It’s exciting to see Shyamalan on such confident footing once more, all these years later.
There's an exhilaration in seeing artists at the very top of their form: It almost doesn't matter what the art form is, if they're pushing their limits and going for broke and it's working. We can sense their joy of achievement - and even more so if the project in question is a risky, off-the-wall idea that could just as easily have ended disastrously.
Hal Ashby's "Being There" is a movie that inspires those feelings. It begins with a cockamamie notion, it's basically one joke told for two hours, and it requires Peter Sellers to maintain an excruciatingly narrow tone of behavior in a role that has him onscreen almost constantly. It's a movie based on an idea, and all the conventional wisdom agrees that emotions, not ideas, are the best to make movies from. But "Being There" pulls off its long shot and is one of the most confoundingly provocative movies of the year.
Sellers plays a mentally retarded gardener who has lived and worked all of his life inside the walls of an elegant Washington town house. The house and its garden are in a decaying inner city neighborhood, but what goes on outside is of no concern to Sellers: He tends his garden, he watches television, he is fed on schedule by the domestic staff; he is content.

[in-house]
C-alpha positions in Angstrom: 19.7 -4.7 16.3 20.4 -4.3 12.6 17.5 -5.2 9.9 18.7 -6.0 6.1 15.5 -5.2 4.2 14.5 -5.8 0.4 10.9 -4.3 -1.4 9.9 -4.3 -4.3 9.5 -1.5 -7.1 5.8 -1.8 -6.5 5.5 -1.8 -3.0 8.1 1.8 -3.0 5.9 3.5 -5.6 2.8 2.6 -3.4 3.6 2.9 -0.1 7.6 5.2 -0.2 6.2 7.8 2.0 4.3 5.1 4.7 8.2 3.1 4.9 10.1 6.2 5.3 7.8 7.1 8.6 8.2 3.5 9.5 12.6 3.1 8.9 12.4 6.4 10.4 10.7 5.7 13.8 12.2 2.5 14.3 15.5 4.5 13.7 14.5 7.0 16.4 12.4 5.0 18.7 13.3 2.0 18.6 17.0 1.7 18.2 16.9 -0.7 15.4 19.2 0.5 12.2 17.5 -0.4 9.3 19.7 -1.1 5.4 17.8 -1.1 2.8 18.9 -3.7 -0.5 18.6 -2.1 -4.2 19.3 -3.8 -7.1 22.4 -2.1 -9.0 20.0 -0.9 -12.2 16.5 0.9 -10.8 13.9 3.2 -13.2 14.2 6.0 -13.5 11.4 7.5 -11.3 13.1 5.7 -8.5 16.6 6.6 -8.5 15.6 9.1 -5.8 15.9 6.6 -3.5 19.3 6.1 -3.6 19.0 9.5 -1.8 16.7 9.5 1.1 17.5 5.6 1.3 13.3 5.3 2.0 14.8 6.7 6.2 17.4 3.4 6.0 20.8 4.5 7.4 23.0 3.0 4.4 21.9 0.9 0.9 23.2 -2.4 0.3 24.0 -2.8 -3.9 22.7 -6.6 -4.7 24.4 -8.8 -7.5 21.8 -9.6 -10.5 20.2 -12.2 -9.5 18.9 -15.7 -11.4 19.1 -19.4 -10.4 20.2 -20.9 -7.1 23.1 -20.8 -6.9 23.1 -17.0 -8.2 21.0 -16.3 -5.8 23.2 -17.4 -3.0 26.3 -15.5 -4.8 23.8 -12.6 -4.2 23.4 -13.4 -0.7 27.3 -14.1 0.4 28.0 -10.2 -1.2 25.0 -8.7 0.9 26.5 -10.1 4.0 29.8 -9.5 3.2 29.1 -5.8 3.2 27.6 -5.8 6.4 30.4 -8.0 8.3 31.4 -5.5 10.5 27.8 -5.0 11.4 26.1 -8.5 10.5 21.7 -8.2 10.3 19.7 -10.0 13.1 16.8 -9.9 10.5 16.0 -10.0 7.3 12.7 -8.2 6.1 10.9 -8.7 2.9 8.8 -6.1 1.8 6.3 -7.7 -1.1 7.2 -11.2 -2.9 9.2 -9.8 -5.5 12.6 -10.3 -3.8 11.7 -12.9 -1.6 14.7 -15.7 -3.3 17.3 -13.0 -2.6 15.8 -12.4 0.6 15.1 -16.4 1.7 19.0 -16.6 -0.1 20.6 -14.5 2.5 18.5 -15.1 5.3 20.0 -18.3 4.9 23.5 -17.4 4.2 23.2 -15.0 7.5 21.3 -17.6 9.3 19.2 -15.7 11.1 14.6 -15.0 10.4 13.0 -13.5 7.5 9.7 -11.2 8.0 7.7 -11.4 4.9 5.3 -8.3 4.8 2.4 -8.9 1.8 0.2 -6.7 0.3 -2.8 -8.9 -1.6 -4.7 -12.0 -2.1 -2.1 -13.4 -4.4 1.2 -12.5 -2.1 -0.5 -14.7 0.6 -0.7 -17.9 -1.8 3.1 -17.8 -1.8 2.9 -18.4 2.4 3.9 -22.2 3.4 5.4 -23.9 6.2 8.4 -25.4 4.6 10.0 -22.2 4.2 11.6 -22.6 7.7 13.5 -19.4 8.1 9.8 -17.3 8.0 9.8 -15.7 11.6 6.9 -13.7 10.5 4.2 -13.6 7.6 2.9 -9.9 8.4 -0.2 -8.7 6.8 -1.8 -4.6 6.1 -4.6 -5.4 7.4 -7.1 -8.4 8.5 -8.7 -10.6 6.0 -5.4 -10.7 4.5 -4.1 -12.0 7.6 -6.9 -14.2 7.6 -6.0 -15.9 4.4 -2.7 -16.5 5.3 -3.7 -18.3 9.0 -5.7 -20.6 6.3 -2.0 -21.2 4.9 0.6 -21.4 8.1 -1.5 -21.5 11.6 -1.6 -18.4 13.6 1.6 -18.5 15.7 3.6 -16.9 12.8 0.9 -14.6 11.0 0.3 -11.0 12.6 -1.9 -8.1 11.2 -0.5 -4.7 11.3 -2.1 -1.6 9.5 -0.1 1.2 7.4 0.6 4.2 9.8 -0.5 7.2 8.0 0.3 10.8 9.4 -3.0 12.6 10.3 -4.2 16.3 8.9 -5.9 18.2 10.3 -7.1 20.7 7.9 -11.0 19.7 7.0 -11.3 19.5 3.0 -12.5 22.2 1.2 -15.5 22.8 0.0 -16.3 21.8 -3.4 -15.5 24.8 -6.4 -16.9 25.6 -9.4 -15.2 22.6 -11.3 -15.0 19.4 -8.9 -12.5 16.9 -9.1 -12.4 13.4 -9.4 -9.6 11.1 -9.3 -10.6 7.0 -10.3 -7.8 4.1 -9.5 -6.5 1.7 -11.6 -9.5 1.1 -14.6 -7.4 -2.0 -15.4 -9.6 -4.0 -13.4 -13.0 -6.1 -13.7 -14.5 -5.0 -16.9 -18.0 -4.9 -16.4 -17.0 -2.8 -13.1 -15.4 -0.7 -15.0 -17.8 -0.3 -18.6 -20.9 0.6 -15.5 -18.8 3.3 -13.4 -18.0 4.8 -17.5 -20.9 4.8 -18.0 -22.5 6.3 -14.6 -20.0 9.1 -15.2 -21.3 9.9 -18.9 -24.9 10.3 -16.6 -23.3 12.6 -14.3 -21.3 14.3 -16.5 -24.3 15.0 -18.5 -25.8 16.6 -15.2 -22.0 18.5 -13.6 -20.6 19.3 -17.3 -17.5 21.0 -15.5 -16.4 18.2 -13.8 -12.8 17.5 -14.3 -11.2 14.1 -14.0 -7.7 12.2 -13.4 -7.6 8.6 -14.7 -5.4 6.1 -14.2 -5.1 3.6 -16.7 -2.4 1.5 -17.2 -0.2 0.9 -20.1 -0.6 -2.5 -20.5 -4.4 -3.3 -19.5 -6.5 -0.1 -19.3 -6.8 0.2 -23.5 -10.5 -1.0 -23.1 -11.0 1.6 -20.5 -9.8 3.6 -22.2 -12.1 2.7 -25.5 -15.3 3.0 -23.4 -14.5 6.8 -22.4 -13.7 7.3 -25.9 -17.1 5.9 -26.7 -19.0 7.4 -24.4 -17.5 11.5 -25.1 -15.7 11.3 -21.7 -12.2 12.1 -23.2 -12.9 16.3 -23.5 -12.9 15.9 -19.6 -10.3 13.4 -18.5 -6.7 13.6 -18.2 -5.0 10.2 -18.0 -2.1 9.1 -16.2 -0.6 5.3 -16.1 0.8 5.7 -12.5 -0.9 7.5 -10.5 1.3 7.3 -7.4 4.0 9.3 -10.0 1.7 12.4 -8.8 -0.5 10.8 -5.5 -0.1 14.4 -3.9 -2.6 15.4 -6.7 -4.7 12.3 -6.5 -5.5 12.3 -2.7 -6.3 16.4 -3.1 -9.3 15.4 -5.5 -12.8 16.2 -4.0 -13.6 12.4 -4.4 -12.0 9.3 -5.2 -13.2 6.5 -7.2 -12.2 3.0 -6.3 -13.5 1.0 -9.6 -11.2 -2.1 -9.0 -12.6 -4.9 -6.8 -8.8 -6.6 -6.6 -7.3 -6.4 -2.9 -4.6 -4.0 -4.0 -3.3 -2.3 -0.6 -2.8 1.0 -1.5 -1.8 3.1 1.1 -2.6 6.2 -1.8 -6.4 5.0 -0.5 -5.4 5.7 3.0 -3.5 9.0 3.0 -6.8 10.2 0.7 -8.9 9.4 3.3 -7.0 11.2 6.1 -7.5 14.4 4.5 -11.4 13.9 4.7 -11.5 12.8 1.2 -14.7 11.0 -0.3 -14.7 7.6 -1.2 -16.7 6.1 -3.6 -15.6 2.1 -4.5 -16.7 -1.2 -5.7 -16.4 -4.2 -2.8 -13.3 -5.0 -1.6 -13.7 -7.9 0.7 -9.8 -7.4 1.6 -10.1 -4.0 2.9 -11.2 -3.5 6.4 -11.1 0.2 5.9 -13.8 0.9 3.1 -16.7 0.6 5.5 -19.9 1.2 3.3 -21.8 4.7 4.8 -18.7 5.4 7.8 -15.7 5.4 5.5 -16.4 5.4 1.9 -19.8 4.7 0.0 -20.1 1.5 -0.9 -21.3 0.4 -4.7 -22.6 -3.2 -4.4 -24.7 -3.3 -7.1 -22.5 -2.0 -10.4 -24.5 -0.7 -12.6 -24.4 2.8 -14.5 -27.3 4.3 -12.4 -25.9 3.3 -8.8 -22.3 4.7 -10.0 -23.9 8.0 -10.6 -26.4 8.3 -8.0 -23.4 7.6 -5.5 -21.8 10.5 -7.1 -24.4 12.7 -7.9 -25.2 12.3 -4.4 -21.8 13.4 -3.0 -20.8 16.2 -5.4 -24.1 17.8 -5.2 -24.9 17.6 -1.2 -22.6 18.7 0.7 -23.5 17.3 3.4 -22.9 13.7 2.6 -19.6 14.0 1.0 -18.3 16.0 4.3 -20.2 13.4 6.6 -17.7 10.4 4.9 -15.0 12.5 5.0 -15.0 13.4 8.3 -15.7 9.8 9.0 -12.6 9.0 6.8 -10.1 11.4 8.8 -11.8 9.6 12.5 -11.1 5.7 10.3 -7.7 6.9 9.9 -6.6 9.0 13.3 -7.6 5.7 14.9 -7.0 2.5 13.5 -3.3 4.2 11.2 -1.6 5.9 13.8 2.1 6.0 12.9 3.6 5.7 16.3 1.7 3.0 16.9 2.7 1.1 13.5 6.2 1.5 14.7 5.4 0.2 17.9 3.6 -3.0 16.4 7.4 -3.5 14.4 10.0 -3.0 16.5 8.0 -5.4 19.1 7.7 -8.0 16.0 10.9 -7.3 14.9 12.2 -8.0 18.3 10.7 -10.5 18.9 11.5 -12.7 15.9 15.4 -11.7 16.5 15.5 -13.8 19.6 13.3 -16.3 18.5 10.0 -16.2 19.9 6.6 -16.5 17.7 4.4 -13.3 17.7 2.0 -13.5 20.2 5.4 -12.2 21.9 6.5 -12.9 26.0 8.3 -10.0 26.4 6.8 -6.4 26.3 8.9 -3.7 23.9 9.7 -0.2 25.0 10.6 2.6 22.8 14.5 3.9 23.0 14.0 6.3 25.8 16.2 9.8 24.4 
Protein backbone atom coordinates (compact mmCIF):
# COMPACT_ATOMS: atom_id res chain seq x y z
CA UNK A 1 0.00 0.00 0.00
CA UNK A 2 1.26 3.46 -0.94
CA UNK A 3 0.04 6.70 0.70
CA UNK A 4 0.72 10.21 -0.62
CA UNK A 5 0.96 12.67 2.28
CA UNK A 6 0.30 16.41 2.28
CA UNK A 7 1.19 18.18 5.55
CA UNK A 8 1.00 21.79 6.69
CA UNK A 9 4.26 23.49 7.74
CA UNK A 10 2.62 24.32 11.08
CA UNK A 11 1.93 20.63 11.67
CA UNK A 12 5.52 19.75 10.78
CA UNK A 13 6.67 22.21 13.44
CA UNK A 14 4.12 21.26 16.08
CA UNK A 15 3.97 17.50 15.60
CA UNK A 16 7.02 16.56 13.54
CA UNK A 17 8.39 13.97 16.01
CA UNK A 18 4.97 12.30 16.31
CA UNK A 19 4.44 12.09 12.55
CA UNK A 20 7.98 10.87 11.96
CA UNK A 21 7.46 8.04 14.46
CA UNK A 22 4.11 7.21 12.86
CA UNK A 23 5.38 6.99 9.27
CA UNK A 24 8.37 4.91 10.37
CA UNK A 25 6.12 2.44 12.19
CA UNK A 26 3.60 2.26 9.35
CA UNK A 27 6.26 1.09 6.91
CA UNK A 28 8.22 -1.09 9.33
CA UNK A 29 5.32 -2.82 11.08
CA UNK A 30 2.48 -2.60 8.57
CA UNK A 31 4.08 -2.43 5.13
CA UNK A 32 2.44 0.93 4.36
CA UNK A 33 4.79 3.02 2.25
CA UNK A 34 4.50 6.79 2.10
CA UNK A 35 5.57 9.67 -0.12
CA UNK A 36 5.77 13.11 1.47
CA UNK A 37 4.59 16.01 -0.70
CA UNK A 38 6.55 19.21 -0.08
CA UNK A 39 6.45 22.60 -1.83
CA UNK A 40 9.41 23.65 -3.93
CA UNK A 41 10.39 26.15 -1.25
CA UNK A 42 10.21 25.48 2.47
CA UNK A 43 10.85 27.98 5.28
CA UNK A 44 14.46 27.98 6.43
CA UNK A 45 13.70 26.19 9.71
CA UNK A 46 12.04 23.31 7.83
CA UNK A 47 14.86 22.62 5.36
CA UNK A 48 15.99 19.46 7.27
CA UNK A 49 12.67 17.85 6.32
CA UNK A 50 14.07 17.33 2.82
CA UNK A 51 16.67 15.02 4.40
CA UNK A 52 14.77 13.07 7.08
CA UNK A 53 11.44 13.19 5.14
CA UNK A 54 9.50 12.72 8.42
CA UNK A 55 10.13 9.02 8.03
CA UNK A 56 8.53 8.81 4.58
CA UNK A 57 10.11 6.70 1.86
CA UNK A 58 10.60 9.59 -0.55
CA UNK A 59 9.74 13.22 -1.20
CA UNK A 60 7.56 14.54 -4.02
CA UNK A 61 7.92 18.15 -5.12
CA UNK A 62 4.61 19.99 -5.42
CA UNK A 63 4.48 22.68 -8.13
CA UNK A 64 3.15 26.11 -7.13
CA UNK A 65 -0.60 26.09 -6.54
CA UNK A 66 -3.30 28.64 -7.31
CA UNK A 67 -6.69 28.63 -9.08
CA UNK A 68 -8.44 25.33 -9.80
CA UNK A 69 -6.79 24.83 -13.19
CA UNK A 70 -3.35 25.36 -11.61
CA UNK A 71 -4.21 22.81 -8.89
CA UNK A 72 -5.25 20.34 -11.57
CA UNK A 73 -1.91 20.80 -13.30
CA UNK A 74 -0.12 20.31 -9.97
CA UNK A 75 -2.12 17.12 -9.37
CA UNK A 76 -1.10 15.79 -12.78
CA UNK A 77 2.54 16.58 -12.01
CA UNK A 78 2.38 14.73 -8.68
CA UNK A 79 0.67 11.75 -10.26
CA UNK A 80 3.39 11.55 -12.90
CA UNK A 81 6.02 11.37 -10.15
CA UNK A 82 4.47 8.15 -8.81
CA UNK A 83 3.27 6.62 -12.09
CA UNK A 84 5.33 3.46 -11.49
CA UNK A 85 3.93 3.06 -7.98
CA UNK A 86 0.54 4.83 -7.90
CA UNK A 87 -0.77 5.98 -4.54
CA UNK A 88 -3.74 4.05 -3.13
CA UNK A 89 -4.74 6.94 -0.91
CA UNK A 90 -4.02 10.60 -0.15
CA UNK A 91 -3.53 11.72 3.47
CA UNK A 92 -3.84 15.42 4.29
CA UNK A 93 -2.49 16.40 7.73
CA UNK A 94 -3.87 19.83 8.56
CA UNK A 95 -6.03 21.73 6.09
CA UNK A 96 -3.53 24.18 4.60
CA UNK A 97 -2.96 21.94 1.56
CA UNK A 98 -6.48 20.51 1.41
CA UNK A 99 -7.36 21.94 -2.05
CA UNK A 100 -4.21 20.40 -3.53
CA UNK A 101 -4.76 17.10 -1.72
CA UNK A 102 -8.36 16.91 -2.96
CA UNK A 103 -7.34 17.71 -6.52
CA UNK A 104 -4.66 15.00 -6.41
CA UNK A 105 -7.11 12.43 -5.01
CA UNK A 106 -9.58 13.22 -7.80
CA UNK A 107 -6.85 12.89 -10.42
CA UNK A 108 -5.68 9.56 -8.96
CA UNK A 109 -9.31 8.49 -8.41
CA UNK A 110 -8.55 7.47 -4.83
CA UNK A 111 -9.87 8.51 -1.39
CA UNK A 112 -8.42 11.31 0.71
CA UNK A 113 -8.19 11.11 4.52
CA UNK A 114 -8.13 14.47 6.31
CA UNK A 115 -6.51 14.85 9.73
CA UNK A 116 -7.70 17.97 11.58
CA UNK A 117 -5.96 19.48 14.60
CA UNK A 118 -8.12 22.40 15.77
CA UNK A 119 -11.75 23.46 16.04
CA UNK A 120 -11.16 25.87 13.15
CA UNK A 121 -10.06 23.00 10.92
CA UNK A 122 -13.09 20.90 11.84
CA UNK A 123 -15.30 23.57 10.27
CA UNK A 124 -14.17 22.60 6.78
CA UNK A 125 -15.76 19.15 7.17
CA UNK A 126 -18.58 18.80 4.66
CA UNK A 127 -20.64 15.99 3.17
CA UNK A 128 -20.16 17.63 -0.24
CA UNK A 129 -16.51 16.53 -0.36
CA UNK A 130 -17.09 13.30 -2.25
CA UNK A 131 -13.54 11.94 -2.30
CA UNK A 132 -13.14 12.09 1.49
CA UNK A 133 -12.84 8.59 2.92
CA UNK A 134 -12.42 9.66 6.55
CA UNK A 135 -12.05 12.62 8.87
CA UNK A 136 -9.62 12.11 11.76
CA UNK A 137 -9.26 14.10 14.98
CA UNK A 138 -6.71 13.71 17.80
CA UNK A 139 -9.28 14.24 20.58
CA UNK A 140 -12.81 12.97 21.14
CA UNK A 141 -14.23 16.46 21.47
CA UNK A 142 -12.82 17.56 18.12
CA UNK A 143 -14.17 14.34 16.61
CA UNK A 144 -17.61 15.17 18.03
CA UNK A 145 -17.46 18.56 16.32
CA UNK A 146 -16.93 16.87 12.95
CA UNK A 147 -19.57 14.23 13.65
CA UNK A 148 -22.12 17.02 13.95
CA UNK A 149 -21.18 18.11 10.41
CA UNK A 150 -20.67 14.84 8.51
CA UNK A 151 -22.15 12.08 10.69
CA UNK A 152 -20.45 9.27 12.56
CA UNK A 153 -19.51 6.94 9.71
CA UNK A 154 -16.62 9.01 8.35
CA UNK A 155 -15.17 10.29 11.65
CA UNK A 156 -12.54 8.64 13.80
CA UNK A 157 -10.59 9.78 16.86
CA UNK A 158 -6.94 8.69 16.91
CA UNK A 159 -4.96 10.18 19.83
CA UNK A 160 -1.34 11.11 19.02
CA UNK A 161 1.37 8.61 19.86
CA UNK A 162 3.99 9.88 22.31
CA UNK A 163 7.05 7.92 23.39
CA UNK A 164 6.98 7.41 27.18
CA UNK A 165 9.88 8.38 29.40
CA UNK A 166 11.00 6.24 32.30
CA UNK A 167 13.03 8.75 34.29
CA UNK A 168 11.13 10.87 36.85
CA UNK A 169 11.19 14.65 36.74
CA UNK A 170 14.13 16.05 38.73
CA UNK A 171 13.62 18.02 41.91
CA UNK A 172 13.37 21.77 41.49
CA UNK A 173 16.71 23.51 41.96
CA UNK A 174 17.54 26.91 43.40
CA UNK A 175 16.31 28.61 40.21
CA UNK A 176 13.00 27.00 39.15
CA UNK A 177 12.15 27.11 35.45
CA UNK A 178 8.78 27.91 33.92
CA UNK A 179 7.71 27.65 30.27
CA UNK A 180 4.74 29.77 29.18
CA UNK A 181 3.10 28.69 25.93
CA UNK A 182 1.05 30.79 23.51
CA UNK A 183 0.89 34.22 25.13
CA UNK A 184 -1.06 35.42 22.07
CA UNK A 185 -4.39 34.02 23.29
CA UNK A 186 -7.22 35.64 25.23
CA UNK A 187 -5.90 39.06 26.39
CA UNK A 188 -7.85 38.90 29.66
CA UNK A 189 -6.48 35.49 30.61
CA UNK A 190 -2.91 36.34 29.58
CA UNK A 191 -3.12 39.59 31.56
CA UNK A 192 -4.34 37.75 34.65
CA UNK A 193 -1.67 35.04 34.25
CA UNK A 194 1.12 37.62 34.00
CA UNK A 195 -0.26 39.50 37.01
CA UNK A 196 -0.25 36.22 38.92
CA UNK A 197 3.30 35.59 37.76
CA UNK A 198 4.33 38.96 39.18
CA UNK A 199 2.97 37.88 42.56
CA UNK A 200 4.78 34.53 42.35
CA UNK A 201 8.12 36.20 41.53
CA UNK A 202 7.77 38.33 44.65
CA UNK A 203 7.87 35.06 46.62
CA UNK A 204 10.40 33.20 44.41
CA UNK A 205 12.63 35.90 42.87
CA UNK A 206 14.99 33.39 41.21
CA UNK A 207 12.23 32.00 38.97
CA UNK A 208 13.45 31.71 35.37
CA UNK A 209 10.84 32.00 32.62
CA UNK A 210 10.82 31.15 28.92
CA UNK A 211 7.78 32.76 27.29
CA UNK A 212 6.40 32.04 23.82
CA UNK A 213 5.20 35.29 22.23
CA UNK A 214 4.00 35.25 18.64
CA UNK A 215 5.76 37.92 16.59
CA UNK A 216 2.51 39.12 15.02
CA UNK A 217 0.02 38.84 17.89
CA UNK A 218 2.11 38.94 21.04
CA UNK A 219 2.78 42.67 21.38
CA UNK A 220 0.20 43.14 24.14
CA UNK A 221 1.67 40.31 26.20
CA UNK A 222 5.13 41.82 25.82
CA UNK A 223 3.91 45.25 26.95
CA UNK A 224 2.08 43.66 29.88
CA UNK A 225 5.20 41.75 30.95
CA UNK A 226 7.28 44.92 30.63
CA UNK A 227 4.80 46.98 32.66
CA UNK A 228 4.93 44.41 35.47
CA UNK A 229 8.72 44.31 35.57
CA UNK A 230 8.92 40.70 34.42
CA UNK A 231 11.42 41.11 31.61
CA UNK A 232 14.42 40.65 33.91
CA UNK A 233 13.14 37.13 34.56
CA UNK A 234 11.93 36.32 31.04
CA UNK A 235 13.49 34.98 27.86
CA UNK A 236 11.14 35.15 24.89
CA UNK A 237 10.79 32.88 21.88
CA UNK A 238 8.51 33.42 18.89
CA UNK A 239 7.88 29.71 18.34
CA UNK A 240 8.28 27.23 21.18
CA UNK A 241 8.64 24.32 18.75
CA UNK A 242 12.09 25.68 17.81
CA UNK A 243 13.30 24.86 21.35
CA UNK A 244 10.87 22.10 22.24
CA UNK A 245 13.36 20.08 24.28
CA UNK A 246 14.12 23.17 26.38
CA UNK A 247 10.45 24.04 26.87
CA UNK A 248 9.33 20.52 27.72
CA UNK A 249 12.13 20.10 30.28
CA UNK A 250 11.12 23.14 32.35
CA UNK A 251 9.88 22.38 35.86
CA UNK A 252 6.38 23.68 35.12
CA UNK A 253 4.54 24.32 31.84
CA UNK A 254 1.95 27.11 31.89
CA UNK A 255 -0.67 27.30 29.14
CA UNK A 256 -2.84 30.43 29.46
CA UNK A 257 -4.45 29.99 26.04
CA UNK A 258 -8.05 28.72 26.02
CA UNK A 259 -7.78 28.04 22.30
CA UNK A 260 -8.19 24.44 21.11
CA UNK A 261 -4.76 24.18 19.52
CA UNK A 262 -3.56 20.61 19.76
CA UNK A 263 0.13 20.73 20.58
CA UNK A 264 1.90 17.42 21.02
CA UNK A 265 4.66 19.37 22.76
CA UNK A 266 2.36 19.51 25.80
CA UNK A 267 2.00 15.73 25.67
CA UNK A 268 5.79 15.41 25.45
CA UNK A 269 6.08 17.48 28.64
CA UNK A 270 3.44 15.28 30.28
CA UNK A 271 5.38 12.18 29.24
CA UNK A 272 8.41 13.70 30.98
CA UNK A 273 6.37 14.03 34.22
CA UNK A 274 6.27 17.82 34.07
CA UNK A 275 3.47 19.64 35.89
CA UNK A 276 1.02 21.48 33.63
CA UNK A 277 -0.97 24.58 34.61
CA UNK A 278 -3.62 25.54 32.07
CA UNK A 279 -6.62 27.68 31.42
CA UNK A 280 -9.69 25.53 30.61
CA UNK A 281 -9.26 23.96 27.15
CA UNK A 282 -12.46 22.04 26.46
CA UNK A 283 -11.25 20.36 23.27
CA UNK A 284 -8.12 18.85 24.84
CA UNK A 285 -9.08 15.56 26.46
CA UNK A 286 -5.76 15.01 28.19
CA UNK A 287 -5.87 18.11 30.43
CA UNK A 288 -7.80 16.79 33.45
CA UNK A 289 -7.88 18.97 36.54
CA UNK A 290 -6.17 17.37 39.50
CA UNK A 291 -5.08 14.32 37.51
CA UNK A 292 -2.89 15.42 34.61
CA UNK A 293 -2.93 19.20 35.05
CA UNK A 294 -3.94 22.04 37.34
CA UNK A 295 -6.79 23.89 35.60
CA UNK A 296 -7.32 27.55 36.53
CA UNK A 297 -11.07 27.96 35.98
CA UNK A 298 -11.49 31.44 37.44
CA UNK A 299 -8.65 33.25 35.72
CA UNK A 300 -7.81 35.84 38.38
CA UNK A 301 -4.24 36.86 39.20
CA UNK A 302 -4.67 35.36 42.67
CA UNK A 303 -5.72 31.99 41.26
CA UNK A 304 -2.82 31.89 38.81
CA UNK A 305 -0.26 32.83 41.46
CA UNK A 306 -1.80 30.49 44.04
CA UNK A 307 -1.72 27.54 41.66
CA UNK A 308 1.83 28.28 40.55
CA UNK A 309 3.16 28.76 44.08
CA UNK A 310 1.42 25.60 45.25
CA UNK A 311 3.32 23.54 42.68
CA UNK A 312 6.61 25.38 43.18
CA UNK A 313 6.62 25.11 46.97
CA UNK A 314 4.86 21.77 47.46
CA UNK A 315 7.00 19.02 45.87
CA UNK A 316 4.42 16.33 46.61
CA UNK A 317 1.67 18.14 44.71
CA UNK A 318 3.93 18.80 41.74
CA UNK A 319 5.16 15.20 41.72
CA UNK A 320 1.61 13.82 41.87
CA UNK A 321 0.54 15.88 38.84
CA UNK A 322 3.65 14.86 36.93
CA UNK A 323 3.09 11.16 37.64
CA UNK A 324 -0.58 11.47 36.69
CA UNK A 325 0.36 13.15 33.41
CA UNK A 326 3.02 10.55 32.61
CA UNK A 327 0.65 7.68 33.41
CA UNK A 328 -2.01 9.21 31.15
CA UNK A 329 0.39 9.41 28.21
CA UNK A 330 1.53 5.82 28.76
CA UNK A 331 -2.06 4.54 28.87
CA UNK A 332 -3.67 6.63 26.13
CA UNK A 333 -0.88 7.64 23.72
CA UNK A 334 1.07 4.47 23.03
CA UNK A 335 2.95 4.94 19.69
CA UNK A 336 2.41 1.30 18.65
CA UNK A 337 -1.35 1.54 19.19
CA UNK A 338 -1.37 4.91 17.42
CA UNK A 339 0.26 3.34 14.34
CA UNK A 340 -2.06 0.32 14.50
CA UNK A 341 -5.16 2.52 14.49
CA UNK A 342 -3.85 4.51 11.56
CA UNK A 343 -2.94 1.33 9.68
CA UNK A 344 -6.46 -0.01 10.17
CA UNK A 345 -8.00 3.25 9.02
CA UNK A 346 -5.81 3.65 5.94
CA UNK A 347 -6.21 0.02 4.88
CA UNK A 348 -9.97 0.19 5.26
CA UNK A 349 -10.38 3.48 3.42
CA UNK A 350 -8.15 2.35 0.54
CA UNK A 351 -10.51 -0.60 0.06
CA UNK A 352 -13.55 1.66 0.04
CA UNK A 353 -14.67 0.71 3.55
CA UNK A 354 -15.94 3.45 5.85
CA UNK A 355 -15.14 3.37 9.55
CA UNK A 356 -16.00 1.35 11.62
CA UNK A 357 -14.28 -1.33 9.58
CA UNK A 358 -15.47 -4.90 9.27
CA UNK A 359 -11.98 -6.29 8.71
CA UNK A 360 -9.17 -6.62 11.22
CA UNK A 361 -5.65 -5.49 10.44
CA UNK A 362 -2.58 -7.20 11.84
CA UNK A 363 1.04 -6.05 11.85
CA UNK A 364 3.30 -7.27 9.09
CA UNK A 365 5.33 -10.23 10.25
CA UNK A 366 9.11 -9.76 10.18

Then one day the master of the house dies. The household is disbanded. Sellers, impeccably dressed in his employer's privately tailored wardrobe, wanders out into the city. He takes along the one possession he'll probably need: His remote-control TV channel switcher. He uses it almost immediately; surrounded by hostile street kids, he imperturbably tries to switch channels to make them go away. He hasn't figured out that, outside his garden, life isn't television.